The stats would seem to bear her out: in 2017 almost 239,000 of the North’s voters endorsed Sinn Féin at the ballot box, compared to around 95,500 who voted for the SDLP.
McCallion's pitch is firmly local. A huge banner, erected in the city centre on the side of Derry's main theatre, the Millennium Forum, as it hosted the party's ardfheis earlier this month, proclaimed: "My allegiance is to Ireland. My pledge is to fight 4 Derry".
Publicly the Sinn Féin mood was confident; the party’s Northern leader Michelle O’Neill spoke of building on its current “magnificent seven” MPs come December 12th, though the high profile given to McCallion during the conference and the “I’m voting Elisha” T-shirts sported by Martina Anderson MEP and others spoke of an awareness that their candidate faces, in her own words, a “tight fight”.
The 2017 election came at a good time for the party. McCallion’s victory was the crest of a Sinn Féin wave which had been building since the resignation of the late Martin McGuinness as deputy first minister that January as the fallout over the Renewable Heat Initiative scandal spiralled into a crisis which, in nationalist eyes, had at its core a continued lack of respect for their identity.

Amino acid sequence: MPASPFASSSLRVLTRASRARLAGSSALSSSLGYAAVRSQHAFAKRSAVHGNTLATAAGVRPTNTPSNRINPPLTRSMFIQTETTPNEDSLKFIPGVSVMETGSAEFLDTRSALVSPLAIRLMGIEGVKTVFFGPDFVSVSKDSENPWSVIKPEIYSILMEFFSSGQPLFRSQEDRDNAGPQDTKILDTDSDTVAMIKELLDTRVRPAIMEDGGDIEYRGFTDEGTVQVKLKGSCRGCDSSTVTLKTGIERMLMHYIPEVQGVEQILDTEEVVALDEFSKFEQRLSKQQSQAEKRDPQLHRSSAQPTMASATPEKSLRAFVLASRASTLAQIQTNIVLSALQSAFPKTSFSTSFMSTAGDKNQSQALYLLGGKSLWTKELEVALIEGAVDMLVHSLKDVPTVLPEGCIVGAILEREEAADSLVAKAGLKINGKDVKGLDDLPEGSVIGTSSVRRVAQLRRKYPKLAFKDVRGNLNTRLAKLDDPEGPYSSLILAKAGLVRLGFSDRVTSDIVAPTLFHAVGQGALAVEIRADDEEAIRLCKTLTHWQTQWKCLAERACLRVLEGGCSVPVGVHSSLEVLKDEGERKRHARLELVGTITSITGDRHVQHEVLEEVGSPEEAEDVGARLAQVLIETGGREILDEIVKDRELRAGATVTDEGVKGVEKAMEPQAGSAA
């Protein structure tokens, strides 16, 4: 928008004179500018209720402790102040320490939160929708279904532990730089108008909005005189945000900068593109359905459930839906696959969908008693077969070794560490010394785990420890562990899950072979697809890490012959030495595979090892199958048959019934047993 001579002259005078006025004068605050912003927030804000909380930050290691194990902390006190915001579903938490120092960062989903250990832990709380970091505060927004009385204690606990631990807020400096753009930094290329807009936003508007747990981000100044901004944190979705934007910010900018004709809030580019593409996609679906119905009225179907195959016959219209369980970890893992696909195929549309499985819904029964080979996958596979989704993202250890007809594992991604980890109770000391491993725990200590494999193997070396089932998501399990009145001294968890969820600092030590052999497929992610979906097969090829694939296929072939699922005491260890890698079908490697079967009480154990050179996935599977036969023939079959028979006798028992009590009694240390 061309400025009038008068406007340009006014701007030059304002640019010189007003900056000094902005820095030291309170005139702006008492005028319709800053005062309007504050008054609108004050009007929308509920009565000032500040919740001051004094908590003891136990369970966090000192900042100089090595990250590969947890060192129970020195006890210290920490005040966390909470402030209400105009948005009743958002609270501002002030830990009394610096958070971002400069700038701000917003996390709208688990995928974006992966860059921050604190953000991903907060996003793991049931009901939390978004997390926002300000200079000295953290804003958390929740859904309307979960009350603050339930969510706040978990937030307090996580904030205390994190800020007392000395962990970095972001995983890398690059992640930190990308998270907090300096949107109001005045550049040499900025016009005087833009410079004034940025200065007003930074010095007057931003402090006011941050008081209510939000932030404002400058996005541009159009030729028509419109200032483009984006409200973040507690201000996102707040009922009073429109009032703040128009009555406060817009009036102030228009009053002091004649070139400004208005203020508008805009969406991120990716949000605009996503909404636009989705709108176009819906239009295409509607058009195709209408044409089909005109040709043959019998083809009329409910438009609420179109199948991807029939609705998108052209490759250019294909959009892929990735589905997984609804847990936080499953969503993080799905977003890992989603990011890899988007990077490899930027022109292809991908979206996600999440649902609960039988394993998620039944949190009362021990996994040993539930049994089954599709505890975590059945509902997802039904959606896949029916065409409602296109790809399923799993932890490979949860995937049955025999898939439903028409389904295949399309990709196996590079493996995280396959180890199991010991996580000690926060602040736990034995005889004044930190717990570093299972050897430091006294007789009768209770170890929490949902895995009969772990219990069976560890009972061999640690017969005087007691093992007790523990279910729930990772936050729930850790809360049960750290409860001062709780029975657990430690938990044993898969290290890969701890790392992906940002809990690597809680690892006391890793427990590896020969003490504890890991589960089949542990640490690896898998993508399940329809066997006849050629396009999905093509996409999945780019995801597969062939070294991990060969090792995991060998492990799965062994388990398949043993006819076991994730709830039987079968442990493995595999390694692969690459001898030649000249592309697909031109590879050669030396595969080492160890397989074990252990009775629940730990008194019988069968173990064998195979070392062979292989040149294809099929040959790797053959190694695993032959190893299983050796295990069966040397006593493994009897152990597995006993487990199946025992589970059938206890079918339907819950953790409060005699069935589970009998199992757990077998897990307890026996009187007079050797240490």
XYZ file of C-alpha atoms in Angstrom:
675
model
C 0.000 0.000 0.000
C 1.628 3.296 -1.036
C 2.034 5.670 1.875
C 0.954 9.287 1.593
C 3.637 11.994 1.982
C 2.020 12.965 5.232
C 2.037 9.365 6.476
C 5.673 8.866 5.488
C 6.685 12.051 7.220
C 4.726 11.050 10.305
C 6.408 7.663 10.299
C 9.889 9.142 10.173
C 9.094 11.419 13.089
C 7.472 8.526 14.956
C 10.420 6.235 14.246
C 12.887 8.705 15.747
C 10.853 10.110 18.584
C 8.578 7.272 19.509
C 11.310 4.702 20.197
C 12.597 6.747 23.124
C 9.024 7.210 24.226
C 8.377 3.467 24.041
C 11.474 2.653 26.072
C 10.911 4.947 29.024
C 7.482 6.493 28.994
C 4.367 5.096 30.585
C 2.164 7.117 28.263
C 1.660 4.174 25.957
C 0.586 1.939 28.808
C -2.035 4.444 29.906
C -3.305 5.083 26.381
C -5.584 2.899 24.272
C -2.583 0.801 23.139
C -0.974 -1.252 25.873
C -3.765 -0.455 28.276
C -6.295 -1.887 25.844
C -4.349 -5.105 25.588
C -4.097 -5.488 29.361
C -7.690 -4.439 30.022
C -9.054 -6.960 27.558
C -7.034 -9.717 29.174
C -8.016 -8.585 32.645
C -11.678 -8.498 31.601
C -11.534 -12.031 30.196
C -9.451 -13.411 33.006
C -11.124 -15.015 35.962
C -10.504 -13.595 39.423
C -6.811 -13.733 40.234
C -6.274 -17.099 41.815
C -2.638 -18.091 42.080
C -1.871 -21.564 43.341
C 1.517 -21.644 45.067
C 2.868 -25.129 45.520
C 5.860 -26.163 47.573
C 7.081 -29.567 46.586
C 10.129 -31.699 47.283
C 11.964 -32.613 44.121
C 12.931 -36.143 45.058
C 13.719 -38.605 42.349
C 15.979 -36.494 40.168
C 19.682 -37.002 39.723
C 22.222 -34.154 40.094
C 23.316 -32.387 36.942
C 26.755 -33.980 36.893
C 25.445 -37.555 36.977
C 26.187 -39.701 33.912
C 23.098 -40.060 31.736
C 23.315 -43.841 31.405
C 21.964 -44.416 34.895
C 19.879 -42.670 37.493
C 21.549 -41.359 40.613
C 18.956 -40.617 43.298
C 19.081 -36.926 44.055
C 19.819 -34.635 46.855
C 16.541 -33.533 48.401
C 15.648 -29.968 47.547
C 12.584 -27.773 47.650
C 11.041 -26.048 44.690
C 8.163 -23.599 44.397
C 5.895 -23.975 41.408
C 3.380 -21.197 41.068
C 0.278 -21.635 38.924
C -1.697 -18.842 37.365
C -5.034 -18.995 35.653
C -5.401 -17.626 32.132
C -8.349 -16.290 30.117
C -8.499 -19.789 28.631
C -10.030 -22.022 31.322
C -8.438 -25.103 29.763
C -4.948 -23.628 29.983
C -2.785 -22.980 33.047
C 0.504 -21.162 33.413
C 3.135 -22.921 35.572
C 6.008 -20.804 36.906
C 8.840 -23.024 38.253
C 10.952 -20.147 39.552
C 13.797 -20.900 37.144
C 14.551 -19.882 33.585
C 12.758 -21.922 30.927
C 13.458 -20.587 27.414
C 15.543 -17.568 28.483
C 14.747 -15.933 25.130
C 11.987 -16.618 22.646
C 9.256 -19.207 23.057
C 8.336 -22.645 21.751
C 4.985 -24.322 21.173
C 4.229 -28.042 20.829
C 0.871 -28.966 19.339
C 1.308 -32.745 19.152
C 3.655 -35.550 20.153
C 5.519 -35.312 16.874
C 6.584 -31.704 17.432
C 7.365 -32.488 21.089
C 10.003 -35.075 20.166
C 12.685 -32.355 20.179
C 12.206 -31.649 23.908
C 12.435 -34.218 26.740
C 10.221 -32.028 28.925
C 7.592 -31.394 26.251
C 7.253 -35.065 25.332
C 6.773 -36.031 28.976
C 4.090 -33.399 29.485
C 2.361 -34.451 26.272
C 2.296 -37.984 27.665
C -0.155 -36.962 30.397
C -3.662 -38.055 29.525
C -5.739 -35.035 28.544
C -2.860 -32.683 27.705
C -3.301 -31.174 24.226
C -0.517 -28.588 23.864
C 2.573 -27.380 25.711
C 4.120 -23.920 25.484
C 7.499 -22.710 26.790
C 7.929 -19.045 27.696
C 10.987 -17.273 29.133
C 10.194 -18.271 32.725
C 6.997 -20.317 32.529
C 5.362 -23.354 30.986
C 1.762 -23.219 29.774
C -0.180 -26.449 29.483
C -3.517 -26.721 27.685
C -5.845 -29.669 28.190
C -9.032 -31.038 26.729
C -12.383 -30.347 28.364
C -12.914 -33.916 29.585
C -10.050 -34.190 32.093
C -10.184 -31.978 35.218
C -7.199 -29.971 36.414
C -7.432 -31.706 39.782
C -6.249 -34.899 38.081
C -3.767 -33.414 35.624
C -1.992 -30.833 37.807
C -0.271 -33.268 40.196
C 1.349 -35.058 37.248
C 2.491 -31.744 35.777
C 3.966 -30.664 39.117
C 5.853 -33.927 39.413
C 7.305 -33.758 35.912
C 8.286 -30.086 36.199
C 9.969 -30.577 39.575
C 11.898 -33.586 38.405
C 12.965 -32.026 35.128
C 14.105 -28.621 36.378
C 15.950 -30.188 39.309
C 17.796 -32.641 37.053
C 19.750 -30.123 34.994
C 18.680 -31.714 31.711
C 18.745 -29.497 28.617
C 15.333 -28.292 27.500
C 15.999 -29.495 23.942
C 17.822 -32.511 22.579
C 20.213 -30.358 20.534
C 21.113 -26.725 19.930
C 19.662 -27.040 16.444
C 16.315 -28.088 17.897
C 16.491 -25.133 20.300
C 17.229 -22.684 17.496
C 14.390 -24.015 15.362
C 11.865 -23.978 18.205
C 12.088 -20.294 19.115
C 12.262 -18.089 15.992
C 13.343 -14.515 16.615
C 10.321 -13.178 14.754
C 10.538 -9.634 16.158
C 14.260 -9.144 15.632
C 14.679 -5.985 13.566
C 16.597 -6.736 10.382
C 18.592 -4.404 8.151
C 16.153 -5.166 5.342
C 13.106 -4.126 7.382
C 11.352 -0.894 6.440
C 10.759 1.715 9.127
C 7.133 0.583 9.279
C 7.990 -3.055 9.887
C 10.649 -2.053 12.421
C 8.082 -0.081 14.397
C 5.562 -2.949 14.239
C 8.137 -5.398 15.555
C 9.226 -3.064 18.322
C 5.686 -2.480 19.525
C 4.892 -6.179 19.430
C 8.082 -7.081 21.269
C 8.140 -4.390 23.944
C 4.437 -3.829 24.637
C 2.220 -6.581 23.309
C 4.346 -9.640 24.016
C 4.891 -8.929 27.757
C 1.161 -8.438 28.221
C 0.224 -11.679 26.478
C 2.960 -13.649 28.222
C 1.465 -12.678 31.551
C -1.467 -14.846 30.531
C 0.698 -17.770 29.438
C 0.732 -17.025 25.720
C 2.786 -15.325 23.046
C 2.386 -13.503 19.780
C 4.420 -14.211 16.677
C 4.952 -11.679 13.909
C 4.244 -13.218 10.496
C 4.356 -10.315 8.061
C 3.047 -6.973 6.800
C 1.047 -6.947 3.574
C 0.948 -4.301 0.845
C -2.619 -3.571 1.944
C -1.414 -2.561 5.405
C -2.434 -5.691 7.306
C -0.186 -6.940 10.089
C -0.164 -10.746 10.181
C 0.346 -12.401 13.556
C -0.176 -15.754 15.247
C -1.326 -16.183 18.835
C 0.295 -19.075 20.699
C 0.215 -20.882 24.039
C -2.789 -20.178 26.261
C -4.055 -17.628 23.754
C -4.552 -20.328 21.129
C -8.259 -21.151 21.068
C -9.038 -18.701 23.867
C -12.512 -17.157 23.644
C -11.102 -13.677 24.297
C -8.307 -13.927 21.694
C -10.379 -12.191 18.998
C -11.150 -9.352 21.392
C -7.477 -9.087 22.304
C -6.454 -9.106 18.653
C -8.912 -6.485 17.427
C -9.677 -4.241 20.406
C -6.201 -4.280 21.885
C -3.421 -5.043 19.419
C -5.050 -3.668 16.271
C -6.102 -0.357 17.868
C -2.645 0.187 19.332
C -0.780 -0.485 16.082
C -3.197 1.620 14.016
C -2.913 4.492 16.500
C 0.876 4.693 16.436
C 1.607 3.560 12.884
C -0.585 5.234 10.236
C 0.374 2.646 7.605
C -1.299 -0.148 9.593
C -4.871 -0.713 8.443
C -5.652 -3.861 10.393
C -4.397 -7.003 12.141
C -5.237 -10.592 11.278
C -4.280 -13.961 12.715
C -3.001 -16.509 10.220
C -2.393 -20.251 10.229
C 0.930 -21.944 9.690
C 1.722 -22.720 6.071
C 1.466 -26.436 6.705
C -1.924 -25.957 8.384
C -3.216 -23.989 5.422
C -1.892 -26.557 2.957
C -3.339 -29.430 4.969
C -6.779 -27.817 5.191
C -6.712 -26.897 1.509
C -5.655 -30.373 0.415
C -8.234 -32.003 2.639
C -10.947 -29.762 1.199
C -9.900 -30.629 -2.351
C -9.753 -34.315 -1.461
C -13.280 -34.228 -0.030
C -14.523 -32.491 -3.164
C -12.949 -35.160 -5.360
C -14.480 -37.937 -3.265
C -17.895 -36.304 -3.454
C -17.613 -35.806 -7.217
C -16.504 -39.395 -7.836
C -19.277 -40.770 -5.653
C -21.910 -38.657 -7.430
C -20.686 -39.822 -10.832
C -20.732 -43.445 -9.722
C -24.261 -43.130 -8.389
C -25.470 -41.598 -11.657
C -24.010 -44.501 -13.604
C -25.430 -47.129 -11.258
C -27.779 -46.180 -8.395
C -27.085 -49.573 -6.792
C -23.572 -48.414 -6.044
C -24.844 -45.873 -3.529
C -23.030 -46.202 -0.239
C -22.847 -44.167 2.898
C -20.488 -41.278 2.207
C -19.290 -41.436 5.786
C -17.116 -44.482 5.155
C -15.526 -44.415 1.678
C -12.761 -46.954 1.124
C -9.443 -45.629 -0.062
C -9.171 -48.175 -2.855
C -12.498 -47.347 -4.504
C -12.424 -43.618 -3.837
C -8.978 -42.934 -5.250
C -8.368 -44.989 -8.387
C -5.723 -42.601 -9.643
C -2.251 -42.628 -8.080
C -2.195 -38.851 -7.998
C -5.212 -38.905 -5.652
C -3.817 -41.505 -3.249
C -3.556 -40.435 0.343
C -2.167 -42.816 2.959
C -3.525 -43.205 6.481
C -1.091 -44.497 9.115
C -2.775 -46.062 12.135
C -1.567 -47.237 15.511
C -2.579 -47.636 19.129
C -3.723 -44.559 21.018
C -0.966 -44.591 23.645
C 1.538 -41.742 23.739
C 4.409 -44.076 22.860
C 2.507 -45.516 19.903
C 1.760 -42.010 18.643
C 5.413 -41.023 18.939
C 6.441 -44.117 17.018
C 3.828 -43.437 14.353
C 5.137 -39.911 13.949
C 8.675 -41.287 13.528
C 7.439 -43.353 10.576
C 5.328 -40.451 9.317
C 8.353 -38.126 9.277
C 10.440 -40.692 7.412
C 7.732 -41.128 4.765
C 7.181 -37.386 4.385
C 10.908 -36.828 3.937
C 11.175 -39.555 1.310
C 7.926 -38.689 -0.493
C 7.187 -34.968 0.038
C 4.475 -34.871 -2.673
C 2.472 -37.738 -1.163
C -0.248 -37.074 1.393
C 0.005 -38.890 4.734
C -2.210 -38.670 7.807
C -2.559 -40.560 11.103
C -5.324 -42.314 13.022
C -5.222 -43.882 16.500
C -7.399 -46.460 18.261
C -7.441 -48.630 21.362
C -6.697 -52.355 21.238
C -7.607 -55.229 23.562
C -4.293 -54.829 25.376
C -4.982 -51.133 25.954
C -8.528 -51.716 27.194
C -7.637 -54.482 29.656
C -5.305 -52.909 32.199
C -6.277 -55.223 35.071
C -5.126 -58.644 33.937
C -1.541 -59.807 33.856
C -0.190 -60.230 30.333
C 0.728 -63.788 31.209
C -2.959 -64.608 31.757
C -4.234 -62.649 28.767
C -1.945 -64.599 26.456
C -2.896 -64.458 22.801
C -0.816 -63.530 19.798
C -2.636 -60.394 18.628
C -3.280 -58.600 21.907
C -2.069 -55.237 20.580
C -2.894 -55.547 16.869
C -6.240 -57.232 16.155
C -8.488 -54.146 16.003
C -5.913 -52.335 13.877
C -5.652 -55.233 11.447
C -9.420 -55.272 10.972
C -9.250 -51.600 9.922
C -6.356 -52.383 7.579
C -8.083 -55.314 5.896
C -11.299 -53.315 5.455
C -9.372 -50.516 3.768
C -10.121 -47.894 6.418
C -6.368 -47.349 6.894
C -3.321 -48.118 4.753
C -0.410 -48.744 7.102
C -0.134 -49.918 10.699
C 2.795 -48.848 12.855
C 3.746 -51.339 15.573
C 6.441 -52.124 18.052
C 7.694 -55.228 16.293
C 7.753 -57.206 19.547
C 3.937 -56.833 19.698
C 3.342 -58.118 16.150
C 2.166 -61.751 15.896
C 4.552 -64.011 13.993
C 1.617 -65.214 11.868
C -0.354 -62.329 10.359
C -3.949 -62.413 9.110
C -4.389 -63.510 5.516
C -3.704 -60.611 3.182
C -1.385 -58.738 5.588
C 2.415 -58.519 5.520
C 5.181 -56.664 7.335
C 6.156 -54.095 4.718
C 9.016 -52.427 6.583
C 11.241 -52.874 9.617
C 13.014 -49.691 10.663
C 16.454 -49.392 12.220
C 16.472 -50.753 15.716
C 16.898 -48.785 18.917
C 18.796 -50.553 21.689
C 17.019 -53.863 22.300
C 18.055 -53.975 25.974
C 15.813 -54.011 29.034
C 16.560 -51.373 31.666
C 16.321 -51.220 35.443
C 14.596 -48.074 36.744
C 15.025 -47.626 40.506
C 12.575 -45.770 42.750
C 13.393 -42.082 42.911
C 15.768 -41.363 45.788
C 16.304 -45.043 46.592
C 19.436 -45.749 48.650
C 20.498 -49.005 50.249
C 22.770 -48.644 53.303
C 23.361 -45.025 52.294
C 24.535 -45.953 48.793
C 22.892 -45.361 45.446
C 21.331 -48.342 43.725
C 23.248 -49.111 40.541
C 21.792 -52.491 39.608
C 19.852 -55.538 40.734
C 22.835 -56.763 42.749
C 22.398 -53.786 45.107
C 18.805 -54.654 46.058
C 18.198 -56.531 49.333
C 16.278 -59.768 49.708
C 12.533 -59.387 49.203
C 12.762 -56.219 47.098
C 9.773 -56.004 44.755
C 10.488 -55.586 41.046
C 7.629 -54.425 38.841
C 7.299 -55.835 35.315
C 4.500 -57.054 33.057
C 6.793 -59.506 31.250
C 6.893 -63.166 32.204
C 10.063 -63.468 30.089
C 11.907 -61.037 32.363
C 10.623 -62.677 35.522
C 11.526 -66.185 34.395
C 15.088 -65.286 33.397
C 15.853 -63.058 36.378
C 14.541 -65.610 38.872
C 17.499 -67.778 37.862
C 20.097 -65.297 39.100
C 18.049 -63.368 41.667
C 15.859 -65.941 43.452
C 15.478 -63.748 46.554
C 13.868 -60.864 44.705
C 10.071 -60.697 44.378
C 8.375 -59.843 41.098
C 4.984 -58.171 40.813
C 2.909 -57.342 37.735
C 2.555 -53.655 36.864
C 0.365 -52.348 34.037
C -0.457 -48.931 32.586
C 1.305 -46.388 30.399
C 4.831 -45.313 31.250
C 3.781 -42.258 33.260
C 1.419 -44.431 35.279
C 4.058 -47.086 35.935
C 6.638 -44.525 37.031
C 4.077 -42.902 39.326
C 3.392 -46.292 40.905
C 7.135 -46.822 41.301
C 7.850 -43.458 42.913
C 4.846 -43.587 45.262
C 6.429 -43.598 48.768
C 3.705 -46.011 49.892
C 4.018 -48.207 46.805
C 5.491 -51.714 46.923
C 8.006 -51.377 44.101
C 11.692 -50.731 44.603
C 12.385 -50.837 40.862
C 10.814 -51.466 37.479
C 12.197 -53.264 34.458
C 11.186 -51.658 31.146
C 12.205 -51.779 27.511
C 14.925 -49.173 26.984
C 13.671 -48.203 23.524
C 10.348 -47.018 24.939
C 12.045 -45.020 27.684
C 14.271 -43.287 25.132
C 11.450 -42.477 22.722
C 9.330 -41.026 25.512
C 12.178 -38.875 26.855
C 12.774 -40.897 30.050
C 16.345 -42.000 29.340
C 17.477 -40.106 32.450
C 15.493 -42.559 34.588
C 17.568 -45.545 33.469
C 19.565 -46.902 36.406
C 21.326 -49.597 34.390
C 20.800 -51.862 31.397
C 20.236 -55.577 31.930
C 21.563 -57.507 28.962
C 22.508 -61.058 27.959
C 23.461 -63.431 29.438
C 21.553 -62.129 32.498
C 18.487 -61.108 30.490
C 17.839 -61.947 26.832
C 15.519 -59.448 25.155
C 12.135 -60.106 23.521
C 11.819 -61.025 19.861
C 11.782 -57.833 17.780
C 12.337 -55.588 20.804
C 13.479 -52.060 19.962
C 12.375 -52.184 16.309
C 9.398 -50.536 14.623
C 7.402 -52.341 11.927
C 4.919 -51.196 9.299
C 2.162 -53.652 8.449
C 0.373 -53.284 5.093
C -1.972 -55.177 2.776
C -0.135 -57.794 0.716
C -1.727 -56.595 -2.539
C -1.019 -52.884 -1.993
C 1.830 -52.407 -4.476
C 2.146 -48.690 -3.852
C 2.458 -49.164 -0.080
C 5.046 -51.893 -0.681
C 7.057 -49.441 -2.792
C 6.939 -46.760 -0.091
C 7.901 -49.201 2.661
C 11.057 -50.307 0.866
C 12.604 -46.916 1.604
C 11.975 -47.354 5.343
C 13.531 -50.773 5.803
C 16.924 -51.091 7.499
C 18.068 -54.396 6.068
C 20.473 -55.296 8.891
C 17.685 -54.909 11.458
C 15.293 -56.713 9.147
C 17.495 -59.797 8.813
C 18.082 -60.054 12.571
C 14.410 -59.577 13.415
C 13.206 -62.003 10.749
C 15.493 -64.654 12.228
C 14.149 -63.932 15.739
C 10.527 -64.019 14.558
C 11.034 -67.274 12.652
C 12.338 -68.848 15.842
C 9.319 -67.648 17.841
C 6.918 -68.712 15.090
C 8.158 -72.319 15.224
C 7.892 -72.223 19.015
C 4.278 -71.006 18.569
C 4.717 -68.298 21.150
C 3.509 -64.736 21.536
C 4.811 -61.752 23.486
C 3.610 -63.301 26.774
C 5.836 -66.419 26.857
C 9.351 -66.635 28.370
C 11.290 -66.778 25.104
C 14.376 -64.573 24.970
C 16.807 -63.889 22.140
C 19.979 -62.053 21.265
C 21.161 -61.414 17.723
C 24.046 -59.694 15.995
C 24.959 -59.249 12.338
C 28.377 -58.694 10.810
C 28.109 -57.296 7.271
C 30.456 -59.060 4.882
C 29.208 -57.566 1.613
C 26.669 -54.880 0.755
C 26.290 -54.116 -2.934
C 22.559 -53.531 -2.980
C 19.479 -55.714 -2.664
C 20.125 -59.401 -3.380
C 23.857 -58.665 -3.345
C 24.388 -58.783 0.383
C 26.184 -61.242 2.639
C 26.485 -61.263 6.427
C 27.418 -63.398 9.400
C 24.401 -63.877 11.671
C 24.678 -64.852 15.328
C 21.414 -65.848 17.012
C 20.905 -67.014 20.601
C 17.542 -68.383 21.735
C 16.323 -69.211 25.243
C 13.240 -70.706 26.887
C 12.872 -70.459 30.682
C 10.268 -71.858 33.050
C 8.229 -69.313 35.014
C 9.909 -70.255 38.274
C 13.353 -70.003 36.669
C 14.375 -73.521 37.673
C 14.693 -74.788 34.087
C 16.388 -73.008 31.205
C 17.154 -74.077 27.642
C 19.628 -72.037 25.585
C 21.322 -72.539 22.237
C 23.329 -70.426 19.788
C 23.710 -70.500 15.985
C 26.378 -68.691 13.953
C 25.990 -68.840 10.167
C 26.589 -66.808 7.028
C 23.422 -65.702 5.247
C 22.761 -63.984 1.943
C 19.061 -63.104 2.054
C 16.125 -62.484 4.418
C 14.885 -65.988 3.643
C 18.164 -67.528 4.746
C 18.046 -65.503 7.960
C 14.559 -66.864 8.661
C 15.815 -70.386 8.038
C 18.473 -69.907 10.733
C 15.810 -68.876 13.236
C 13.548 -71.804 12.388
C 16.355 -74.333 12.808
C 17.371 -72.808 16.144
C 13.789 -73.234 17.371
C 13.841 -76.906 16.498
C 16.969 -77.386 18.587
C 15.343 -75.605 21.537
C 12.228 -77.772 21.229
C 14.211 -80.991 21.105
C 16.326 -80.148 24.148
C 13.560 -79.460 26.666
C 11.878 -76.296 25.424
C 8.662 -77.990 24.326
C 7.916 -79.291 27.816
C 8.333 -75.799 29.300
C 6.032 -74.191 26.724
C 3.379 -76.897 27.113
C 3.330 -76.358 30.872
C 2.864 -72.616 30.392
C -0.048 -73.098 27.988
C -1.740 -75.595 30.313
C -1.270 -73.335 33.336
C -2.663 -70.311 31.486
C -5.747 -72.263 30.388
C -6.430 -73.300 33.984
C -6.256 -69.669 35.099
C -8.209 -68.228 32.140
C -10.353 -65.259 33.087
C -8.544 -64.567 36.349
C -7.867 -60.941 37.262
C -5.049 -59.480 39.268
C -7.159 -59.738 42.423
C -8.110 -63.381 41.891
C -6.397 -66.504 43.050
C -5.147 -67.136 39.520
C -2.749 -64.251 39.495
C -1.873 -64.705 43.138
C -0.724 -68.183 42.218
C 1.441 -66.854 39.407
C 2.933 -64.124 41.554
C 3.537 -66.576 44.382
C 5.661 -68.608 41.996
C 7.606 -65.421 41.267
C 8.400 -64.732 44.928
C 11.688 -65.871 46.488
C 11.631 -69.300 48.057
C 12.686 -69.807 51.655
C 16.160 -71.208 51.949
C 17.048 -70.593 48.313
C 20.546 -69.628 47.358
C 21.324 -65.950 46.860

The subsequent Assembly elections, on March 2nd, reversed the long-standing trend of falling turnout – up 10 per cent across Northern Ireland compared to elections held in very different circumstances less than 12 months previously – and took Sinn Féin to within a hair's breadth of replacing the DUP as the largest party.
A few months later and Northern Ireland was back at the polls again in June 2017 for a general election. Both the turnout and the Sinn Féin vote were up, again thanks to an electorate further galvanised by both the death of McGuinness on March 21st and a now infamous remark about crocodiles by the DUP leader Arlene Foster. She had said "if you feed a crocodile it will keep coming back and looking for more",in relation to Sinn Féin's demand for an Irish Language Act.